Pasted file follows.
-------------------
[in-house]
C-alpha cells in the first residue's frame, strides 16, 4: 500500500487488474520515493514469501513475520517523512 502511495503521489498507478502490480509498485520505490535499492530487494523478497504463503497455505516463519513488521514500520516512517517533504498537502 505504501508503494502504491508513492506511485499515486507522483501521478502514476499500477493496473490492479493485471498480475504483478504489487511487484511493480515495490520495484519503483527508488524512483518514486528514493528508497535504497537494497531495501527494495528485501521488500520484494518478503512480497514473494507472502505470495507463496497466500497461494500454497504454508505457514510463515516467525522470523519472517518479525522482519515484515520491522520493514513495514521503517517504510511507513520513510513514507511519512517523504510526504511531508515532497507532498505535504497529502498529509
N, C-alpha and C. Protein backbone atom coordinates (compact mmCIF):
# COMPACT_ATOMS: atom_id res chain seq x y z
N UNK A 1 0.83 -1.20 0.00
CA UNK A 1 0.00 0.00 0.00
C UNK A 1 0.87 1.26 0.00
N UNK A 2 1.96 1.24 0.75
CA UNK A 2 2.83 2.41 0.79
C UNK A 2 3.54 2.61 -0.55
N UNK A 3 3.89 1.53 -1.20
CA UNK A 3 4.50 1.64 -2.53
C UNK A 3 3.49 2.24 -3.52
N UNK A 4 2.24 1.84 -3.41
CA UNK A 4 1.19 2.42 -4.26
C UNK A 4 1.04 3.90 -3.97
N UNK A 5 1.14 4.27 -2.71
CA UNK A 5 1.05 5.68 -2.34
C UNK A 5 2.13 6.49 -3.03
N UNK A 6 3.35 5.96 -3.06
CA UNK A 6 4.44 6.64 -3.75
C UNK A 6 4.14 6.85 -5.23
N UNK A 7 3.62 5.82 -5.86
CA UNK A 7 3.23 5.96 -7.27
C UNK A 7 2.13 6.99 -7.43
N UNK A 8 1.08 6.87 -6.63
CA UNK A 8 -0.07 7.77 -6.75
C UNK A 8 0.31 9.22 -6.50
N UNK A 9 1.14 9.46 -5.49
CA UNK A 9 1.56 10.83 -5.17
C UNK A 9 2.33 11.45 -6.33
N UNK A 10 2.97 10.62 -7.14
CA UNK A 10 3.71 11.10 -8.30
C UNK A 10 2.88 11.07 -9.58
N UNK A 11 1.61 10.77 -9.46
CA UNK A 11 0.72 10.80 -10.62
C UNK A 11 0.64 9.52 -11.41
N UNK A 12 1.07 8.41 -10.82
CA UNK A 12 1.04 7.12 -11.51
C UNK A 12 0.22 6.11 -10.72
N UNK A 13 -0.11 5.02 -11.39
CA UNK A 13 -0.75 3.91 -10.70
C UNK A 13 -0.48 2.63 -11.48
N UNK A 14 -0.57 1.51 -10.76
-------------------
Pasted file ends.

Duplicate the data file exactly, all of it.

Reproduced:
[in-house]
C-alpha cells in the first residue's frame, strides 16, 4: 500500500487488474520515493514469501513475520517523512 502511495503521489498507478502490480509498485520505490535499492530487494523478497504463503497455505516463519513488521514500520516512517517533504498537502 505504501508503494502504491508513492506511485499515486507522483501521478502514476499500477493496473490492479493485471498480475504483478504489487511487484511493480515495490520495484519503483527508488524512483518514486528514493528508497535504497537494497531495501527494495528485501521488500520484494518478503512480497514473494507472502505470495507463496497466500497461494500454497504454508505457514510463515516467525522470523519472517518479525522482519515484515520491522520493514513495514521503517517504510511507513520513510513514507511519512517523504510526504511531508515532497507532498505535504497529502498529509
N, C-alpha and C. Protein backbone atom coordinates (compact mmCIF):
# COMPACT_ATOMS: atom_id res chain seq x y z
N UNK A 1 0.83 -1.20 0.00
CA UNK A 1 0.00 0.00 0.00
C UNK A 1 0.87 1.26 0.00
N UNK A 2 1.96 1.24 0.75
CA UNK A 2 2.83 2.41 0.79
C UNK A 2 3.54 2.61 -0.55
N UNK A 3 3.89 1.53 -1.20
CA UNK A 3 4.50 1.64 -2.53
C UNK A 3 3.49 2.24 -3.52
N UNK A 4 2.24 1.84 -3.41
CA UNK A 4 1.19 2.42 -4.26
C UNK A 4 1.04 3.90 -3.97
N UNK A 5 1.14 4.27 -2.71
CA UNK A 5 1.05 5.68 -2.34
C UNK A 5 2.13 6.49 -3.03
N UNK A 6 3.35 5.96 -3.06
CA UNK A 6 4.44 6.64 -3.75
C UNK A 6 4.14 6.85 -5.23
N UNK A 7 3.62 5.82 -5.86
CA UNK A 7 3.23 5.96 -7.27
C UNK A 7 2.13 6.99 -7.43
N UNK A 8 1.08 6.87 -6.63
CA UNK A 8 -0.07 7.77 -6.75
C UNK A 8 0.31 9.22 -6.50
N UNK A 9 1.14 9.46 -5.49
CA UNK A 9 1.56 10.83 -5.17
C UNK A 9 2.33 11.45 -6.33
N UNK A 10 2.97 10.62 -7.14
CA UNK A 10 3.71 11.10 -8.30
C UNK A 10 2.88 11.07 -9.58
N UNK A 11 1.61 10.77 -9.46
CA UNK A 11 0.72 10.80 -10.62
C UNK A 11 0.64 9.52 -11.41
N UNK A 12 1.07 8.41 -10.82
CA UNK A 12 1.04 7.12 -11.51
C UNK A 12 0.22 6.11 -10.72
N UNK A 13 -0.11 5.02 -11.39
CA UNK A 13 -0.75 3.91 -10.70
C UNK A 13 -0.48 2.63 -11.48
N UNK A 14 -0.57 1.51 -10.76